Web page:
This is perhaps the most common cause of RSI. If you do the same thing repeatedly throughout the day (typing, using a mouse, etc.), it can put repetitive stress on your muscles and joints, leading to pain and discomfort.
3. Heavy lifting
Lifting heavy objects can also contribute to the development of RSI. This is especially true if you are lifting objects that are awkward or not correctly balanced.
Working with vibrating tools or machinery can also lead to RSI. The vibration can cause damage to the blood vessels and nerves, leading to pain and inflammation.
Curing Repetitive Strain Injury
There is no one-size-fits-all solution to curing RSI, and the treatment will vary depending on the severity of the condition and the underlying cause. However, there are a few general things you can do to ease the pain and discomfort associated with RSI:
1. Rest: This is probably the most important thing you can do for your RSI. If you continue to use the affected body part, it will only aggravate the condition and prolong the healing process. Take a break from work or any activities that may be causing or exacerbating your symptoms.
2. Ice: Applying ice to the affected area can help reduce inflammation and pain. Do this for 15-20 minutes several times a day.
3. Heat: After the acute pain and inflammation have subsided, you can switch to heat therapy to help promote healing. Use a heating pad or take a warm bath for 20-30 minutes at a time.
4. Stretch and exercise: Once the pain has decreased, start doing gentle stretching and range-of-motion exercises. This will help keep your muscles and joints loose and prevent stiffness.
5. Ergonomic changes: If poor ergonomics contributes to your RSI, make some changes to your workstation to reduce strain on your body. This may include using a standing desk, adjusting your chair height, or using a wrist rest when typing.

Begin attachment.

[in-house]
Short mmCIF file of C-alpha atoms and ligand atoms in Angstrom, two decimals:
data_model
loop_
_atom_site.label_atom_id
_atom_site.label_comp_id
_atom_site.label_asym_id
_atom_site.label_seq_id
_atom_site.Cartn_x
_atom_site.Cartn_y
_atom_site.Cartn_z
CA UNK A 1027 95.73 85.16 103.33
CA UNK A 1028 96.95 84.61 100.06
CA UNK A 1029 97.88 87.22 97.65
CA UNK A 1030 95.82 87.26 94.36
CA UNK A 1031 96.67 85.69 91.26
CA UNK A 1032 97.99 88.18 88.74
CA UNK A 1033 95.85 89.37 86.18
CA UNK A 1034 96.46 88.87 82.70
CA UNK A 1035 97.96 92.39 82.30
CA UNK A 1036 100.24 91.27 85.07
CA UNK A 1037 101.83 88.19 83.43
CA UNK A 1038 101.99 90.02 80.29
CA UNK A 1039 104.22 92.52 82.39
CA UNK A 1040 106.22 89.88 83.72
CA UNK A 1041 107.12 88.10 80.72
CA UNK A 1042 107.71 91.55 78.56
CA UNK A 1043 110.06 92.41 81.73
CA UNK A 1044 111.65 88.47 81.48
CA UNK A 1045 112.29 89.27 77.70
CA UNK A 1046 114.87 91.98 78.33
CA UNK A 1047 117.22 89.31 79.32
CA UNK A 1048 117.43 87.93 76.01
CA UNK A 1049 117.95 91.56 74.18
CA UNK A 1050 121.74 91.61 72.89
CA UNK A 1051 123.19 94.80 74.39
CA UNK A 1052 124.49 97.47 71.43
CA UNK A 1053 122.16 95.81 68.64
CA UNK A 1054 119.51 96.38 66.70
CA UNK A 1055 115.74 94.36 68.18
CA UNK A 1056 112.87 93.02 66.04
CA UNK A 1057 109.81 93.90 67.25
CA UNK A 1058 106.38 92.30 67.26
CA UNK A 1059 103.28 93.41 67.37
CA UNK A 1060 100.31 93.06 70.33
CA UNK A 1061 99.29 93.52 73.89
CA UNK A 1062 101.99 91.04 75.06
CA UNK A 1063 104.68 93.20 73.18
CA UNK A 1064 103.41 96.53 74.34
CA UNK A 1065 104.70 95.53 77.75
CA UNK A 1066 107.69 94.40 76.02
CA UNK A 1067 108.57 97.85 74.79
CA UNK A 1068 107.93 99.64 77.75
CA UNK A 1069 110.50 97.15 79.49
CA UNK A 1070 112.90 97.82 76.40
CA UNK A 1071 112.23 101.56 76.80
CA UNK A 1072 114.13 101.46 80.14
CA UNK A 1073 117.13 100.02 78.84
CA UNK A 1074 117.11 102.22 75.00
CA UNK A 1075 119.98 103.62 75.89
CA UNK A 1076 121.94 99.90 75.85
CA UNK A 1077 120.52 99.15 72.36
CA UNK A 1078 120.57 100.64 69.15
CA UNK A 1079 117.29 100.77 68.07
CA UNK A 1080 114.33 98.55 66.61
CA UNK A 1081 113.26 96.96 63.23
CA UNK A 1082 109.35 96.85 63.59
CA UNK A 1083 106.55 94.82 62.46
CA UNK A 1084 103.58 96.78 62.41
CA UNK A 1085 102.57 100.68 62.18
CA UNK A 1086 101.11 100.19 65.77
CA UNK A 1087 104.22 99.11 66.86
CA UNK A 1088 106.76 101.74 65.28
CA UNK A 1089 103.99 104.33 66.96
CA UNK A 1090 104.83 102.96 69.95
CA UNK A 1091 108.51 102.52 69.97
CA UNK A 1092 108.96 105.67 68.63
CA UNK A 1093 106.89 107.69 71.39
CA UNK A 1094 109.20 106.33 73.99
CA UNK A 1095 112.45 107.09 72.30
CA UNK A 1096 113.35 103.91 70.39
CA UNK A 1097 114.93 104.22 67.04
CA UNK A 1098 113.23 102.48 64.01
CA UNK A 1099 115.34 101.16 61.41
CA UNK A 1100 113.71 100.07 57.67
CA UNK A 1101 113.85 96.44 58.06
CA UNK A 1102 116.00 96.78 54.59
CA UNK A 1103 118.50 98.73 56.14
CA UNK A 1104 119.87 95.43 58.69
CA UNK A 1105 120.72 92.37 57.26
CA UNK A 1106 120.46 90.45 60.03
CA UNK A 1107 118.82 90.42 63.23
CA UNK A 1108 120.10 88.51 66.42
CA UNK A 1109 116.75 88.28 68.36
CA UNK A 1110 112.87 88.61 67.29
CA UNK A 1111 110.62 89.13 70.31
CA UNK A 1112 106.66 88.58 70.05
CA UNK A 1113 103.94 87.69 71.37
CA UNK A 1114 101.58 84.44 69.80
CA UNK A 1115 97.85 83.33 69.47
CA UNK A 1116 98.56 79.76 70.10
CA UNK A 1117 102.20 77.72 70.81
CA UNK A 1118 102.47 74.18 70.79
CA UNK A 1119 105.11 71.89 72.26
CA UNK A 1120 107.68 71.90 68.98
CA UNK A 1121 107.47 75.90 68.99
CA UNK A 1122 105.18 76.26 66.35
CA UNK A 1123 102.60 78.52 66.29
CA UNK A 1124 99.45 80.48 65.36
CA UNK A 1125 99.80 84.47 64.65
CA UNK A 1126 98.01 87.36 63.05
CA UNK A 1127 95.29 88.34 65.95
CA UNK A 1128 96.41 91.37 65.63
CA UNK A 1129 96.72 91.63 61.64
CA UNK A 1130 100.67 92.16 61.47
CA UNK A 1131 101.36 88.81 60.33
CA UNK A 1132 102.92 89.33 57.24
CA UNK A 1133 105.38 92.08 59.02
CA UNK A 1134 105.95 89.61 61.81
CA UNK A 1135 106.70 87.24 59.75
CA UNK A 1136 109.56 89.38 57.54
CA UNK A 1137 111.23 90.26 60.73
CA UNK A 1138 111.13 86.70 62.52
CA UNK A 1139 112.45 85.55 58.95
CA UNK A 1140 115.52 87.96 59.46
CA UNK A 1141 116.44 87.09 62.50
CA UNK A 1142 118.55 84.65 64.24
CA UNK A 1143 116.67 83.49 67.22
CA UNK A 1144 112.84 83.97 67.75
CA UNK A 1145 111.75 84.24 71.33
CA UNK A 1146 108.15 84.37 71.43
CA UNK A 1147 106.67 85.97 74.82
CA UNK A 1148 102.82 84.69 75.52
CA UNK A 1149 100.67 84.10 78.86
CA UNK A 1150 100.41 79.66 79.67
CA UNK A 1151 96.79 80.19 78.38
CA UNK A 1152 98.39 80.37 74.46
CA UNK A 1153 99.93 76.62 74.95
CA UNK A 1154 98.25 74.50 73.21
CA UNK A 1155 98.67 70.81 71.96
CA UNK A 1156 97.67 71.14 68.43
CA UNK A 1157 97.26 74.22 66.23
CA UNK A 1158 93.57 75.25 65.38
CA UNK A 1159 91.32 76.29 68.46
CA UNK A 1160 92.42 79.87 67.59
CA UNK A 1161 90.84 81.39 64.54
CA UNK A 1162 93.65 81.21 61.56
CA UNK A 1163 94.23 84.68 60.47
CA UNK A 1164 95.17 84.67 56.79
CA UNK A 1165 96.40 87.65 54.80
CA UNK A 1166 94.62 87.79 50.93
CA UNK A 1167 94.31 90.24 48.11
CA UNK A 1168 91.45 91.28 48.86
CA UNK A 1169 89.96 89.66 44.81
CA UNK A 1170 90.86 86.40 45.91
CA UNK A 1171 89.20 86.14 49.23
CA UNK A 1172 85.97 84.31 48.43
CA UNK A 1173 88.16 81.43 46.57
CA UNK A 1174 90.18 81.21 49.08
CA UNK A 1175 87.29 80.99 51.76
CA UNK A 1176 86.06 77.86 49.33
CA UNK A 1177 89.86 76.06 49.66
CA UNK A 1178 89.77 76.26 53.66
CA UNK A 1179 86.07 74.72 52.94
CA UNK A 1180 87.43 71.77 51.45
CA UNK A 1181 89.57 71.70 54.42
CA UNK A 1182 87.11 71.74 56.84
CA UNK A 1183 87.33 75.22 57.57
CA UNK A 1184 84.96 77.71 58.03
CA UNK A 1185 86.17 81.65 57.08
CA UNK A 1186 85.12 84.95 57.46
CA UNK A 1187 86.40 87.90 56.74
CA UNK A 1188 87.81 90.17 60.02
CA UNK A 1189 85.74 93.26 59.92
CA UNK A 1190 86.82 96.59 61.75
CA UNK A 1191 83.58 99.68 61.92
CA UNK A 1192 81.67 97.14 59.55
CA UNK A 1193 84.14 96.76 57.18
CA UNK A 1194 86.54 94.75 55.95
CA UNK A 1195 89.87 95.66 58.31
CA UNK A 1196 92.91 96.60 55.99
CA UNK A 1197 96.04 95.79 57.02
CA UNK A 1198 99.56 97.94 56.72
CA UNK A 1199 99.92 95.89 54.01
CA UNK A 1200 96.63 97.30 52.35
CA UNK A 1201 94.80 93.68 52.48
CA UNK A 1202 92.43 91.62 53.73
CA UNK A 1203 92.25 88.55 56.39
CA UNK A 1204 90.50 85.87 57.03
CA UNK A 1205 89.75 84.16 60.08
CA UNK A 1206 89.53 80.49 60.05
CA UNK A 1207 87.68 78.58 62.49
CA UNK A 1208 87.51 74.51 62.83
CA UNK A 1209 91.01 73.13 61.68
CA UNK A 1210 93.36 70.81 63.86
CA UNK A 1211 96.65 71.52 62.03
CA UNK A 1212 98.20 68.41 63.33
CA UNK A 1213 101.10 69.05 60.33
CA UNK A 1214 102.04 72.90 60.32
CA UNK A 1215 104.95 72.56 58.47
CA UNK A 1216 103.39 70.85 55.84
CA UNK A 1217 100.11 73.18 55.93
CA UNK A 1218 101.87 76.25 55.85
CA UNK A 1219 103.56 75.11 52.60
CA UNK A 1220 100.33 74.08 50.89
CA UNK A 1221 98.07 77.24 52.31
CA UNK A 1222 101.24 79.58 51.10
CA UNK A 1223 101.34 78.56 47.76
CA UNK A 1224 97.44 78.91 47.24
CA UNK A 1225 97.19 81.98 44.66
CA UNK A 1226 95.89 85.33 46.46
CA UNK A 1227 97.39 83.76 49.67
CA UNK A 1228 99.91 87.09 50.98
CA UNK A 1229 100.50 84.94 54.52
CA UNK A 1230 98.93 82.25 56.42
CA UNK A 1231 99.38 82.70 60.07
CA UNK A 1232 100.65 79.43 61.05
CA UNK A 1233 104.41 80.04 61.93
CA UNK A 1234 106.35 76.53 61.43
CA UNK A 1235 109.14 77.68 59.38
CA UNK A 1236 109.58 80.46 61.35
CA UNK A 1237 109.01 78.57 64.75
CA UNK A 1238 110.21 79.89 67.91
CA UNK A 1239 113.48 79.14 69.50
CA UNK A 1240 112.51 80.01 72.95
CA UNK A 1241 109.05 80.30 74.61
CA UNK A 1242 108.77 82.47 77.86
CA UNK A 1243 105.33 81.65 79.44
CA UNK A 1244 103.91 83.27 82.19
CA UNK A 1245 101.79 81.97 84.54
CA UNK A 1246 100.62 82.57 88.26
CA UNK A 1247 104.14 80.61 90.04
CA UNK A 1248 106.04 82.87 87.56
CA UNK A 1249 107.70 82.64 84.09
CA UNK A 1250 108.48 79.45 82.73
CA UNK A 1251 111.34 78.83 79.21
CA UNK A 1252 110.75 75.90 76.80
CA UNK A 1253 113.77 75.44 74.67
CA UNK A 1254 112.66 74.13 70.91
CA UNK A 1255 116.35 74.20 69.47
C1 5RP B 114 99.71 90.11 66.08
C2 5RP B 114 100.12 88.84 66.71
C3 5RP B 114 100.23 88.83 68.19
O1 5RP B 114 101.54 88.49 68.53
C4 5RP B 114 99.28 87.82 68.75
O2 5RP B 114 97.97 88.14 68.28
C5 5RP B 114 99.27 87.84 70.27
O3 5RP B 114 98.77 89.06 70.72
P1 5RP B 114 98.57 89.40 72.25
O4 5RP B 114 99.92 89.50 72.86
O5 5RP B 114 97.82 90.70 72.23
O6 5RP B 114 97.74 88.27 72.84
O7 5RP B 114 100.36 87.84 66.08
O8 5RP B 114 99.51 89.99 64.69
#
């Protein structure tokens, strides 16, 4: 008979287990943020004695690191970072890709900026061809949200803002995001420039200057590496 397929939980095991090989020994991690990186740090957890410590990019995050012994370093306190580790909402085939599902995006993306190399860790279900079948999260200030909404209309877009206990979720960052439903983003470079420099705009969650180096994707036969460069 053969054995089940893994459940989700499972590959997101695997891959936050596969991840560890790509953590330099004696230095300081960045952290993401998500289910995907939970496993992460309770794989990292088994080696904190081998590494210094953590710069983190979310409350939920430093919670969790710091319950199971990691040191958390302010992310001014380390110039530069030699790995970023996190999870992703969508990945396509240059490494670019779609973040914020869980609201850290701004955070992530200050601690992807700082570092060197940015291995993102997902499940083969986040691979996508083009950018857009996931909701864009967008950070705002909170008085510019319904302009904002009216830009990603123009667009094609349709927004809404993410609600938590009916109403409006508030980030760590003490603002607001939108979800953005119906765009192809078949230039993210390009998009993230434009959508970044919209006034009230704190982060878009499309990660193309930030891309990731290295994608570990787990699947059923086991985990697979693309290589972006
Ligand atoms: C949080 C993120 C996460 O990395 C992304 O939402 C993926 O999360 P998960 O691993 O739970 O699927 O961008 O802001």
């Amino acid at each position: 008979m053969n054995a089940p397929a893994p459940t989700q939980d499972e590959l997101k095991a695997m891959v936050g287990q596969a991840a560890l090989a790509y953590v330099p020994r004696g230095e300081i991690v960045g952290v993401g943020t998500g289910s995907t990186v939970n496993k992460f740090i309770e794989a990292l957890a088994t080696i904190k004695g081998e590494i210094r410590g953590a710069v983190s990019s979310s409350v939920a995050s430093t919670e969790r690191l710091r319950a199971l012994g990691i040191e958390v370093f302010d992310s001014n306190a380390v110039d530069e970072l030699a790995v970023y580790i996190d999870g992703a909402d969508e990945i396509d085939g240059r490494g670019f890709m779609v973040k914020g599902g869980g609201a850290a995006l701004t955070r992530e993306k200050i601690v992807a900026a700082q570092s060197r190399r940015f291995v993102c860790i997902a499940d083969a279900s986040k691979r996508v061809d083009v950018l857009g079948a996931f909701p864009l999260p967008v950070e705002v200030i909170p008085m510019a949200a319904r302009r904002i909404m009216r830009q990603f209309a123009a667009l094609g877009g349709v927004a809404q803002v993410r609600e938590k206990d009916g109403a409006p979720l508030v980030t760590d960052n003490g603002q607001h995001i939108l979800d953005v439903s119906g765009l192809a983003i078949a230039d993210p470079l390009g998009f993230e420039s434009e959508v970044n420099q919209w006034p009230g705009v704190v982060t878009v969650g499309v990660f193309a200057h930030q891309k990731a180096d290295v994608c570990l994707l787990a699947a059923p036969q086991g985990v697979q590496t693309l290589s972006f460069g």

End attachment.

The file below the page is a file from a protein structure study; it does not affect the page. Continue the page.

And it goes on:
6. Massage: Getting regular massages can also help ease the pain of RSI. Massage therapy can help increase blood flow to the affected area and reduce muscle tension.
7. Acupuncture: This traditional Chinese medicine technique is effective in treating various conditions, including RSI.
8. Surgery: In severe cases of RSI, surgery may be necessary to release the trapped nerve or relieve pressure on the affected nerve.
Preventing Repetitive Strain Injury
There are a few things you can do to prevent RSI from developing in the first place:
1. Maintain good posture: This is important whether sitting or standing. Make sure your back is straight, and your shoulders are pulled down and back.
2. Use proper ergonomics: This means setting up your workstation to reduce strain on your body. For example, use a standing desk or an ergonomic chair.
3. Take breaks: Every 20 minutes or so, take a break from what you’re doing and stretch your arms, legs, and back. Get up and walk for a few minutes to keep your muscles loose.
4. Avoid repetitive motions: If possible, try to vary the tasks you’re doing throughout the day so you’re not using the same muscles repeatedly.
5. Use assistive devices: If you have to perform a task that requires repetitive motions (typing, mouse usage, etc.), consider using an assistive device to help reduce strain on your body.
6. Exercise regularly: Keeping your muscles and joints strong and flexible can help prevent RSI.
7. Eat a healthy diet: Eating a healthy diet rich in anti-inflammatory foods (such as omega-3 fatty acids) can help reduce your risk of developing RSI.